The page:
Icelanders voted Saturday on whether to approve a deal to repay Britain and the Netherlands $5 billion for their citizens' deposits in the failed online bank Icesave, with voters torn between ending the bruising dispute and resisting demands to pay for what many see as the sins of a few reckless bankers.
Polls put the "no" side slightly ahead, but also showed a large number of undecided voters.
"The Icelandic nation has been put in a terrible situation," said Helgi Sigurdsson, a 36-year-old journalist voting in the wind-lashed capital, Reykjavik. "It has two choices _ both are bad.
"Probably a lot of people stood for a long time holding the ballot slip."
Icelanders overwhelmingly rejected a previous deal in a referendum last year. The government hopes a "yes" vote on an improved offer passed by parliament will finally resolve a dispute that has caused friction among the three countries and complicated Iceland's recovery from economic collapse.
Skuli Jonas Skulason, a 40-year-old business administrator at the Icelandic University Hospital, said he planned to vote yes.
"The parliamentarians who made that decision are better informed about the matter than I am," he said. "And if a majority of parliamentarians came to the decision to endorse this deal, then that is the way to go."
The messy dispute stems from the collapse of Iceland's banks _ and the tiny island nation's overheated economy _ in 2008.
British and Dutch savers had deposited more than $5 billion in Icesave's high-interest accounts. After Icesave collapsed, British and Dutch authorities borrowed money to compensate their citizens, then turned to Iceland for repayment.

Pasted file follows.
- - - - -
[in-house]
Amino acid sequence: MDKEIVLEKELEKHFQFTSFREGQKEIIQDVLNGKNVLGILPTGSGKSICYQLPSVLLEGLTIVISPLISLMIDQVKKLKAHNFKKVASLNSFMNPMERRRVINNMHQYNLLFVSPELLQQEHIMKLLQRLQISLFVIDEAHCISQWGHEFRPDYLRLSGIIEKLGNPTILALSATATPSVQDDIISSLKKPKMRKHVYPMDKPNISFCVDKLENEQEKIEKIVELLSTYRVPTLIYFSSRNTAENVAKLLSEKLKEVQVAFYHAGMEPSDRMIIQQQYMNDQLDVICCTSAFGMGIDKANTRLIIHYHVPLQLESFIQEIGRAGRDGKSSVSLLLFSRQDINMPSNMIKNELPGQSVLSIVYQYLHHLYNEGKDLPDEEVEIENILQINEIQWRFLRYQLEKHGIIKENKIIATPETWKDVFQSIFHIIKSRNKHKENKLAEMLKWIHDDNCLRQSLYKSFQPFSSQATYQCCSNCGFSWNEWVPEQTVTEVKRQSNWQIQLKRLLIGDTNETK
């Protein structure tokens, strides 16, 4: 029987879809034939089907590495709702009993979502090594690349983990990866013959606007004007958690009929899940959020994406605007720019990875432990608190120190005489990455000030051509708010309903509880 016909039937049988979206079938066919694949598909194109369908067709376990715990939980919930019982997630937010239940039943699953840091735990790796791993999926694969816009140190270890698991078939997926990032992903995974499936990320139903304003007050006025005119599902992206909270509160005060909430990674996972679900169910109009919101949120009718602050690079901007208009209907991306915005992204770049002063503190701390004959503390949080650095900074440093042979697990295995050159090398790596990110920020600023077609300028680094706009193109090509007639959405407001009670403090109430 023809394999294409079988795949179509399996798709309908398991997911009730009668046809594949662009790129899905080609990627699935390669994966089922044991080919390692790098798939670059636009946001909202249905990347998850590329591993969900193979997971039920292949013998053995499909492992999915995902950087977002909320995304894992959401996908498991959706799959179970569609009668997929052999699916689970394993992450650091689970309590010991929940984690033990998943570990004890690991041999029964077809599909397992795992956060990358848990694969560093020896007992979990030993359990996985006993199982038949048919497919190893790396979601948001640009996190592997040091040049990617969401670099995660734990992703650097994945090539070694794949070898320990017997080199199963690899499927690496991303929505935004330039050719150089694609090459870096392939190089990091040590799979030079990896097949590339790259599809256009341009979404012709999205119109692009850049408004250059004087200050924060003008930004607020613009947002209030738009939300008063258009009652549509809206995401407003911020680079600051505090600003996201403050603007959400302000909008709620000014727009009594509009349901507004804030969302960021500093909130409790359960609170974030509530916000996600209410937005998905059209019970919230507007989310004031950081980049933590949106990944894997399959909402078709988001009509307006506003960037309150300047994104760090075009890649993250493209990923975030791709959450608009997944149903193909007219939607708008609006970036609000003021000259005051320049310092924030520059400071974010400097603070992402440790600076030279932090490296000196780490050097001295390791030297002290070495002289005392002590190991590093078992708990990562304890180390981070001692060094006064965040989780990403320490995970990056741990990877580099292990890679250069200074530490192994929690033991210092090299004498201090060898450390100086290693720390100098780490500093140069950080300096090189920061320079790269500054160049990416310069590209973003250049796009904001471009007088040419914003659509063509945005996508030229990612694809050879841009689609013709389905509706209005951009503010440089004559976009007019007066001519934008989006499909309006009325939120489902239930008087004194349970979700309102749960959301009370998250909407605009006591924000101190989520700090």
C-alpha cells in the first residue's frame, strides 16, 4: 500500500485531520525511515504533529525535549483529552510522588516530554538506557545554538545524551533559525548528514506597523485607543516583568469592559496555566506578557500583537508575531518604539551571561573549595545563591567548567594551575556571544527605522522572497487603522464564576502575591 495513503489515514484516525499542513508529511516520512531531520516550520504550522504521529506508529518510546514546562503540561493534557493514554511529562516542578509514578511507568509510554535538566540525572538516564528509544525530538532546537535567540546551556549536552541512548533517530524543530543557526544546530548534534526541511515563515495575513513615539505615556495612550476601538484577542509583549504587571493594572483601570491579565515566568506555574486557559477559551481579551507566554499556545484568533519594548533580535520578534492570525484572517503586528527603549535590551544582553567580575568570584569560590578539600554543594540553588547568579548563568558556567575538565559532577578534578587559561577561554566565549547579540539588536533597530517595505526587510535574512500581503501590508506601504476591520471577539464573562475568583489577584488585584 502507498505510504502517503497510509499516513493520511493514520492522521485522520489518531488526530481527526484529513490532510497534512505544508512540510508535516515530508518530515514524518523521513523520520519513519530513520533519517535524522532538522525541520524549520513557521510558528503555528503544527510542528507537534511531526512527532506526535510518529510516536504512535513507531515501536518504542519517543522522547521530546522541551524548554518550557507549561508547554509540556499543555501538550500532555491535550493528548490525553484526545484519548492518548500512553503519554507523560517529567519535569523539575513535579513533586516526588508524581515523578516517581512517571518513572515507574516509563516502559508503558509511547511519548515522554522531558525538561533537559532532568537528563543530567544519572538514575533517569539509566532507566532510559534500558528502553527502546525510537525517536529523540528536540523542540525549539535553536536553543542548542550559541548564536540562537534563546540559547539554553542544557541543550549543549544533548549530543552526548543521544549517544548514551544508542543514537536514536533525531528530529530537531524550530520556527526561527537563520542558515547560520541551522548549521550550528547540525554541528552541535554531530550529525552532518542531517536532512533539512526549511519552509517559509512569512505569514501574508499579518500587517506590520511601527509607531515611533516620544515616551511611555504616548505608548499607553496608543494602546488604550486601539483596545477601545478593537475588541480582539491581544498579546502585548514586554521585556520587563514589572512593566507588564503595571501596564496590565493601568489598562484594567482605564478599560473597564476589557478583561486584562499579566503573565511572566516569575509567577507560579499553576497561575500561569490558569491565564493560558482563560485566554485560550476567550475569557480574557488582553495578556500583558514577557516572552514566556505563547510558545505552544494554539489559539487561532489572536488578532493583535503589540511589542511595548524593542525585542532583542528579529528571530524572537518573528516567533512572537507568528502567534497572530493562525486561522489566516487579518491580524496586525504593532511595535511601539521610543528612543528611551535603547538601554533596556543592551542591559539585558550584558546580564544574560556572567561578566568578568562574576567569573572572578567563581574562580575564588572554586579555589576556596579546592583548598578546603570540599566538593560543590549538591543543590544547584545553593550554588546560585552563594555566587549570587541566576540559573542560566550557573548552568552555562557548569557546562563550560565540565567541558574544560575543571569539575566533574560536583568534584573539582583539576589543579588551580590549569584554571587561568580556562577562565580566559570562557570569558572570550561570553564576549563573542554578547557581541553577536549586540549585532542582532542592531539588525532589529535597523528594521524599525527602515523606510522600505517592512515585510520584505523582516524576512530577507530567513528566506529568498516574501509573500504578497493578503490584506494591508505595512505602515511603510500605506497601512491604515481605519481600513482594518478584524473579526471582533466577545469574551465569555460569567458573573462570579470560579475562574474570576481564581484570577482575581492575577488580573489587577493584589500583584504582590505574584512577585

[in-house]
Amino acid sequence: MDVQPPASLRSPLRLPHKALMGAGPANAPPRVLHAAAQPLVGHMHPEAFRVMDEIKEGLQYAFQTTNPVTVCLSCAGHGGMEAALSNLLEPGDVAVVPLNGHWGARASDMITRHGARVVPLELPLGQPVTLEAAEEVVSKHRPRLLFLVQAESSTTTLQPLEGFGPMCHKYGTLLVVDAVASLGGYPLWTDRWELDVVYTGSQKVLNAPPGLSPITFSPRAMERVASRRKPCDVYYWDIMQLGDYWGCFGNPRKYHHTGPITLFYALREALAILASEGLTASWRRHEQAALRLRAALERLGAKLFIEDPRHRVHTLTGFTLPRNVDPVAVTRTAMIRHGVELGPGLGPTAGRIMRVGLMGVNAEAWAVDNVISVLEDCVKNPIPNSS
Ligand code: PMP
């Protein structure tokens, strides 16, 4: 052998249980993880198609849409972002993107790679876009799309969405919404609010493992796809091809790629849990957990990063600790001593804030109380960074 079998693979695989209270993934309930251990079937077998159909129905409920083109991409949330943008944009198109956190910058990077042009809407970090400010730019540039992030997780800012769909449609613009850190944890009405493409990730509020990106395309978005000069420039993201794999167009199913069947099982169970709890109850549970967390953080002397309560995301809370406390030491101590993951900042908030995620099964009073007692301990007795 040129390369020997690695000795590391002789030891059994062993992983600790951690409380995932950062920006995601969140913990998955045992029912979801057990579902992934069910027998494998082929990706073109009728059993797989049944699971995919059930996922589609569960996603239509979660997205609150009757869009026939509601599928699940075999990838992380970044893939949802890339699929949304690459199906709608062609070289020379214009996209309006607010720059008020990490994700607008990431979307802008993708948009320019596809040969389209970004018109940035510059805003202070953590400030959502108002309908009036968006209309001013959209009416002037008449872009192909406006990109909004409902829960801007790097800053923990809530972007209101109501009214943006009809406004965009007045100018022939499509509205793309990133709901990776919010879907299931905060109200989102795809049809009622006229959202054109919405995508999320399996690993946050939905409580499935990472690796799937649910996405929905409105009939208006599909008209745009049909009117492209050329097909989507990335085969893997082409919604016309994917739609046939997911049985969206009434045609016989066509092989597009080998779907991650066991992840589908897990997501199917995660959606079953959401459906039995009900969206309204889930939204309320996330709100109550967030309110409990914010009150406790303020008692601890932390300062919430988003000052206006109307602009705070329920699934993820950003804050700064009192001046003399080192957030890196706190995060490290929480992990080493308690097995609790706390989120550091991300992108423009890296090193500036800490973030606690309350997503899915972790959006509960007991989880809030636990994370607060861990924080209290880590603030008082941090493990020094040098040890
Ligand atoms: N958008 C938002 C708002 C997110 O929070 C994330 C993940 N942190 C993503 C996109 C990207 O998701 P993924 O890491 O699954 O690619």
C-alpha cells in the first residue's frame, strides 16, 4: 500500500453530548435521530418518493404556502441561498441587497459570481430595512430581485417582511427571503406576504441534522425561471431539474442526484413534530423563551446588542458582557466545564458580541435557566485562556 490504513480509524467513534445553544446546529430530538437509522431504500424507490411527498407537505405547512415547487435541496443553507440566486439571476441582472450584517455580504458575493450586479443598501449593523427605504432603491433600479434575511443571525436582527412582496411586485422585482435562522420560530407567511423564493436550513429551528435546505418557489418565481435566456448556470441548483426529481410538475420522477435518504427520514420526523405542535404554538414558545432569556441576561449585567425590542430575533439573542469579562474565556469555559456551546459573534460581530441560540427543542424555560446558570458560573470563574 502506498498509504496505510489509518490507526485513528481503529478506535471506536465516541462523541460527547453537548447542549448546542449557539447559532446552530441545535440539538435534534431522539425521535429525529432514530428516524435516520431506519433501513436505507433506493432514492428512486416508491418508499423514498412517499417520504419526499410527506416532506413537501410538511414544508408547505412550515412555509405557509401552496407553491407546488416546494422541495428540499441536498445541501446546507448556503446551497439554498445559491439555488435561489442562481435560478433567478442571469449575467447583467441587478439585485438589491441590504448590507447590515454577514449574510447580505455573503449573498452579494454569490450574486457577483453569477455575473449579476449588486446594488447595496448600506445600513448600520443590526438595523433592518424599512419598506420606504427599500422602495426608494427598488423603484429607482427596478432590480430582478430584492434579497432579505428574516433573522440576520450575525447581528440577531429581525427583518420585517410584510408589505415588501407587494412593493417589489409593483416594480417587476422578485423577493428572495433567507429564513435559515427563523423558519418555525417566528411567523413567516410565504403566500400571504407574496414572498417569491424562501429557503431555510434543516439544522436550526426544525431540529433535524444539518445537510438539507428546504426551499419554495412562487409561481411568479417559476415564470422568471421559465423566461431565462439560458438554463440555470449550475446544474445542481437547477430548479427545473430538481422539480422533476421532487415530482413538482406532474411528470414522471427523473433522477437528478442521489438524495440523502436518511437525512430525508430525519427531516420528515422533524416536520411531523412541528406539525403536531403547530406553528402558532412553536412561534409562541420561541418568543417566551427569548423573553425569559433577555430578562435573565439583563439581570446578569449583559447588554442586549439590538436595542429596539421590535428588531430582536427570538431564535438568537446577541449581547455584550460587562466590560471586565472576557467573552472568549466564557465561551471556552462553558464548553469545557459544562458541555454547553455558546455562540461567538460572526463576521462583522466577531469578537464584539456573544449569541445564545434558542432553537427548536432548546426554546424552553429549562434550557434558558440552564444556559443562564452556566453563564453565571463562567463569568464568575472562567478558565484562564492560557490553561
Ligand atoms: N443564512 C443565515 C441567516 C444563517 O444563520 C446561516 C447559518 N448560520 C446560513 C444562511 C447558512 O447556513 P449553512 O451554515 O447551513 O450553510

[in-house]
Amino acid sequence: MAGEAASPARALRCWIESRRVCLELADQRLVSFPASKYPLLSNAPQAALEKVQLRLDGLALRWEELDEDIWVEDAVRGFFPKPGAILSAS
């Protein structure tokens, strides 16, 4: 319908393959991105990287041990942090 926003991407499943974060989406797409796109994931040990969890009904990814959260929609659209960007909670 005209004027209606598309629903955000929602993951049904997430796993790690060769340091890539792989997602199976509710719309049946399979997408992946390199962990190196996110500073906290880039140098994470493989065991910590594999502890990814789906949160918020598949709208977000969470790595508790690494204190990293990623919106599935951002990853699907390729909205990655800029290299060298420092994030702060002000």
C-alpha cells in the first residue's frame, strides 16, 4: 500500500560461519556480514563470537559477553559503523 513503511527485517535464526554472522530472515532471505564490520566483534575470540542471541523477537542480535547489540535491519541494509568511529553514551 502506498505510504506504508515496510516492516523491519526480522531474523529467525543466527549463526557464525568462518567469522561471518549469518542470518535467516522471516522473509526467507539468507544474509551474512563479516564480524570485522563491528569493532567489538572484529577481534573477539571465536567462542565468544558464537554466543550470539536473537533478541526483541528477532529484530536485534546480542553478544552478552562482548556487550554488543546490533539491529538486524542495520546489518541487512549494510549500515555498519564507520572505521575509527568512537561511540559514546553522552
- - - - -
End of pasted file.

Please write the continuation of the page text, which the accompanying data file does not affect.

The dispute has grown acrimonious, with Britain and The Netherlands threatening to block Iceland's bid to join the European Union unless it is resolved.
Failure to agree a deal also stalled installments from a $4.6 billion loan from the International Monetary Fund.
Iceland went from economic wunderkind to fiscal basket case almost overnight when the credit crunch took hold. Iceland's banks collapsed within a week in October 2008, its krona currency plummeted and protests toppled the government.
The Icesave debt was initially set at $5.3 billion, a crippling burden for Iceland's 320,000 inhabitants. The new deal is expected to cost Iceland just under 50 billion Icelandic kronur ($444 million).
The plan would see Iceland start repayments on the debt's interest in 2016 and finish by 2046, at an interest rate of 3 percent to The Netherlands and 3.3 percent to Britain. The recovered assets of Icesave's parent bank, Landsbanki, are expected to cover the majority of the debt.
The deal was reached in December after long negotiations and approved by Iceland's parliament in January but vetoed by President Olafur Ragnar Grisson amid strong public opposition.
Many Icelanders feel they should not have to pay for the mistakes of their banking elite, who made deals around the world during a decade of boom before the credit crunch struck.
"Taxpayers should not be responsible for paying the debts of a private institution," said Sigriur Andersen, a spokeswoman for the Advice group, which opposes the agreement. "I think that sends the wrong message onto the market, and sets a wrong precedent."
Travel company director Egill Orn Arnarsson, 48, said Icelanders' refusal to acquiesce had served the country well in the past, leading to independence from Denmark in 1944 and expanding the country's fishing rights during the "Cod War" dispute with Britain in the 1970s.
He said a "no" vote "will save us from national bankruptcy in 2011 and avert us indebting future generations here in Iceland."
Polls close at 10 p.m. (2200 GMT, 6 p.m. EDT) and results of the vote are expected early Sunday.